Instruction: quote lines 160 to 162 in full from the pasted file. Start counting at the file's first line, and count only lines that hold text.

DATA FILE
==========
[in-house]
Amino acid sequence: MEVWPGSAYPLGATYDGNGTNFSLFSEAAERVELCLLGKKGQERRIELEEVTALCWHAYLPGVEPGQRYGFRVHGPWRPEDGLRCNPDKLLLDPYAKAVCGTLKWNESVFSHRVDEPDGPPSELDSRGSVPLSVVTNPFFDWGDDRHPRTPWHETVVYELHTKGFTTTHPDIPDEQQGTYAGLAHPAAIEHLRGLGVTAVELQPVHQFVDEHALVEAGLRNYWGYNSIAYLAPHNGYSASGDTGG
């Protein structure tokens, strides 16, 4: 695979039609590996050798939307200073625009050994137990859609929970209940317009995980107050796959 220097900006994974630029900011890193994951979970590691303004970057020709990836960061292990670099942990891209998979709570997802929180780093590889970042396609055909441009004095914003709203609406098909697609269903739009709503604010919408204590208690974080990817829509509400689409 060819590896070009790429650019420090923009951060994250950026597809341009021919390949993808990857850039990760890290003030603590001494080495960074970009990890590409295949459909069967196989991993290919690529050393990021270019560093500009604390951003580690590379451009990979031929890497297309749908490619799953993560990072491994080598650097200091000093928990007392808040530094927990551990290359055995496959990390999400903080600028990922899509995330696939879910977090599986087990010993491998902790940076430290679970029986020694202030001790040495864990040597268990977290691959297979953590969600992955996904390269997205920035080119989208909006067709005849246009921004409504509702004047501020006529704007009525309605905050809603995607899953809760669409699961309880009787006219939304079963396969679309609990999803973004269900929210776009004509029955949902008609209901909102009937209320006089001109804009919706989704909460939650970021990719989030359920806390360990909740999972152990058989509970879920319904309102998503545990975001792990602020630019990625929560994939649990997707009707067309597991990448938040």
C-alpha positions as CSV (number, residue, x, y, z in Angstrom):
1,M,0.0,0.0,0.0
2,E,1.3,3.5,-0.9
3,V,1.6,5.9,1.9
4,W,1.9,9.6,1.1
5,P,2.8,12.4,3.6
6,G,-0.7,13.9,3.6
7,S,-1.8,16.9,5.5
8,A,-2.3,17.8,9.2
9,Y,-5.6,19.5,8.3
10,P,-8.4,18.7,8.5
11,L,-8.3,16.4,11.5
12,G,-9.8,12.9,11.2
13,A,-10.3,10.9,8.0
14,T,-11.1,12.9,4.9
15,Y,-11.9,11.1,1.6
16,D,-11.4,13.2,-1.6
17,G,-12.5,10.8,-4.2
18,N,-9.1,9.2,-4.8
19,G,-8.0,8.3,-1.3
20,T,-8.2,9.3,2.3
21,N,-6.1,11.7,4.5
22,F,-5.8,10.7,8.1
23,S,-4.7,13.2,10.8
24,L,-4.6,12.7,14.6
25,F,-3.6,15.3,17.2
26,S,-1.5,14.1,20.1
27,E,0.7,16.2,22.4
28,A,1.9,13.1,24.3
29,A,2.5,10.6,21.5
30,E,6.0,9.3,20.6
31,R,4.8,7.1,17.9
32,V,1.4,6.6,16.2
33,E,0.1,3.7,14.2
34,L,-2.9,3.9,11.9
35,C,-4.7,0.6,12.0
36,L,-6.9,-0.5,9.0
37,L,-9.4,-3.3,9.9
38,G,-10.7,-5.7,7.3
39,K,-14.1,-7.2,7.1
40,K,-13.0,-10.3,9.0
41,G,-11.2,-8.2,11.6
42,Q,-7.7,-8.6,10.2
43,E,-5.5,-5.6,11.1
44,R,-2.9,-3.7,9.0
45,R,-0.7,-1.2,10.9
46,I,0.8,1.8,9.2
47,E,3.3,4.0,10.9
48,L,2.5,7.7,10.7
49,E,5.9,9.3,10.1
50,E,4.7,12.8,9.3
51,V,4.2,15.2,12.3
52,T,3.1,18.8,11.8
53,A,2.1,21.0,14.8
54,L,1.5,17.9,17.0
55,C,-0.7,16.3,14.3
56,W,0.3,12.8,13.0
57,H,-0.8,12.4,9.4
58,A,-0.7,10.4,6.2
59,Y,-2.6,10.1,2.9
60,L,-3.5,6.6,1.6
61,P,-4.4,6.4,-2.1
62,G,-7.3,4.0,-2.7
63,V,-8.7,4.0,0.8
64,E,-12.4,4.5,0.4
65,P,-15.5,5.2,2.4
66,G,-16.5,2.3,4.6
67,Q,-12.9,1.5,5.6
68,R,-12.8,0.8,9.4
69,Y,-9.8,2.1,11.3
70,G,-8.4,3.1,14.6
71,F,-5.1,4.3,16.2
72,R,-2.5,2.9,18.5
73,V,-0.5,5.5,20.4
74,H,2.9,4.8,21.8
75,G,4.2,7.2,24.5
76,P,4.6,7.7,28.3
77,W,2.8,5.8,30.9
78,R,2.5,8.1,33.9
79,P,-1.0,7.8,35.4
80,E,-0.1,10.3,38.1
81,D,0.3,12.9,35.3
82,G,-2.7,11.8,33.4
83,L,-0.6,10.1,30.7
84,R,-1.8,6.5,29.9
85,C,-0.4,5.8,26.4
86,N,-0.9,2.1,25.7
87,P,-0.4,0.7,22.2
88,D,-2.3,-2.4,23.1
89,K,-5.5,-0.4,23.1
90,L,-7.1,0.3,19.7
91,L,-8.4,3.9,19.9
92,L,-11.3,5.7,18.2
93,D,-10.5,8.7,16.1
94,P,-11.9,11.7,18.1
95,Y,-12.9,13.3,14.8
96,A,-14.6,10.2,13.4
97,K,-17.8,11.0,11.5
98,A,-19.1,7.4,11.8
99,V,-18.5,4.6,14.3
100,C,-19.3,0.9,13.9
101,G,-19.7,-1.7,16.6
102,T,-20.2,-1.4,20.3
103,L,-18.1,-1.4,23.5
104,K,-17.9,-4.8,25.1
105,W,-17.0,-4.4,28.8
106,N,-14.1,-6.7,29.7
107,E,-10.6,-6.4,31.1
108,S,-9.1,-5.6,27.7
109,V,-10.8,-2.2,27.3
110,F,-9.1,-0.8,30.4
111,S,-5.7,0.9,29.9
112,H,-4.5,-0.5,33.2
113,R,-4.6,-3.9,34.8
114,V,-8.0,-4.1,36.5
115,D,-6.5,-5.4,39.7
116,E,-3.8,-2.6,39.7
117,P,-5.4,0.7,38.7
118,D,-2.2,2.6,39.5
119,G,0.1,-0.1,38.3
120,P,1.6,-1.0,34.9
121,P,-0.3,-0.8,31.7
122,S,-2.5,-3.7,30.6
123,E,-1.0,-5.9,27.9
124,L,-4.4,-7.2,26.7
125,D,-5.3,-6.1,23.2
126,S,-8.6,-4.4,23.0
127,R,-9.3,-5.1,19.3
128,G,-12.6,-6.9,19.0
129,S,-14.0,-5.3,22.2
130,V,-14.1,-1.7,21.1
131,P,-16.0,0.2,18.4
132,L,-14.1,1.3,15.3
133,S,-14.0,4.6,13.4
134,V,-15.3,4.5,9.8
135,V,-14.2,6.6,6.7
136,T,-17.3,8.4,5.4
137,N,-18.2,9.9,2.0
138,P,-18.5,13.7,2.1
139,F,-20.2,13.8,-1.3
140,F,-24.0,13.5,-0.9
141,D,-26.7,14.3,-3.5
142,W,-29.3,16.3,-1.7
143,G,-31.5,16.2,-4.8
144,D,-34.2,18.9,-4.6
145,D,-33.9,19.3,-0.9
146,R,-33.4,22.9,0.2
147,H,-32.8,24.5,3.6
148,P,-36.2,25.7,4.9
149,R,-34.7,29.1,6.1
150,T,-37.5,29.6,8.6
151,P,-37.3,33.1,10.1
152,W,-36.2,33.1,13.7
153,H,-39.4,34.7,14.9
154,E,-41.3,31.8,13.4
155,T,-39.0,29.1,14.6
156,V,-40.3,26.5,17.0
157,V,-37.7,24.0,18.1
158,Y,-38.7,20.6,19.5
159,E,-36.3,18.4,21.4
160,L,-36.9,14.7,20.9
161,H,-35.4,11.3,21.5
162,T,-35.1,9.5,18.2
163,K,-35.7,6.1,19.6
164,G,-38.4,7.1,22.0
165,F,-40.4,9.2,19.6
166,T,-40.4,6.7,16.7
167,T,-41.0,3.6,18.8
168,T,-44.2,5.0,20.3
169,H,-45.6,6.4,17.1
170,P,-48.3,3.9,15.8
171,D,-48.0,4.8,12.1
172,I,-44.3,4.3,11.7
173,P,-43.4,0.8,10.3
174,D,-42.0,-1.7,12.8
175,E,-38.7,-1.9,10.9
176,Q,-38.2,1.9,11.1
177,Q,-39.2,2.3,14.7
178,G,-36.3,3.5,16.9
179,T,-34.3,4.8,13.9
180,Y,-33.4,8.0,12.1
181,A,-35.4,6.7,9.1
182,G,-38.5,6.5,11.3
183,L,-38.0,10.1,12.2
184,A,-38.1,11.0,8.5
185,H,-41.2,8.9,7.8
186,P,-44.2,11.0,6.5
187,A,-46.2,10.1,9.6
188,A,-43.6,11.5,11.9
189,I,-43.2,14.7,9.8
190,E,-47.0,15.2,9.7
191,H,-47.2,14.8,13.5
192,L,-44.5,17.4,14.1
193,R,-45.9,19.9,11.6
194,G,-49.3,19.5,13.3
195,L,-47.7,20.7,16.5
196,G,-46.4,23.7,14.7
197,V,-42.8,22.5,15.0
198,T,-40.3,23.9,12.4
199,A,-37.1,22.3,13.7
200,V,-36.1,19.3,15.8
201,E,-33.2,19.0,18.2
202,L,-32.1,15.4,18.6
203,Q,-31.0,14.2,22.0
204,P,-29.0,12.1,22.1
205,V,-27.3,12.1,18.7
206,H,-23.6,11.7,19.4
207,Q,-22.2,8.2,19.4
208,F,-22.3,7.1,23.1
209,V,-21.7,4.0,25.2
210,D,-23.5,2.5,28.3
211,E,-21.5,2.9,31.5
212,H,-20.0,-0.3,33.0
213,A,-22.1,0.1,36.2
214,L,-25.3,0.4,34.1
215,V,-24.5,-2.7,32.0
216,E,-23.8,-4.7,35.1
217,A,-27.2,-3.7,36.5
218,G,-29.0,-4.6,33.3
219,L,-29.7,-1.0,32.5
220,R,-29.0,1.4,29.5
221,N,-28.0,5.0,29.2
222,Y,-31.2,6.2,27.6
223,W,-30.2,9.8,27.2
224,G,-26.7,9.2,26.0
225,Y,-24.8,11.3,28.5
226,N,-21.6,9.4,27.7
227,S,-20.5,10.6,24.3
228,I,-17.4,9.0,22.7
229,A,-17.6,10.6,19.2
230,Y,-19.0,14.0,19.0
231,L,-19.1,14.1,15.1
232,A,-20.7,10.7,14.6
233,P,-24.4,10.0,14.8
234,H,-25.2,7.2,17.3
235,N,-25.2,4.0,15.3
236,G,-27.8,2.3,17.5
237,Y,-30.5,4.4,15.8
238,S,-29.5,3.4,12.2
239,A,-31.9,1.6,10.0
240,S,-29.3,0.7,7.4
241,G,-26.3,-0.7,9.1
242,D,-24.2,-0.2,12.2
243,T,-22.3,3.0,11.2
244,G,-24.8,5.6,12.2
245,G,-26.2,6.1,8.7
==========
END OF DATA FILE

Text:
156,V,-40.3,26.5,17.0
157,V,-37.7,24.0,18.1
158,Y,-38.7,20.6,19.5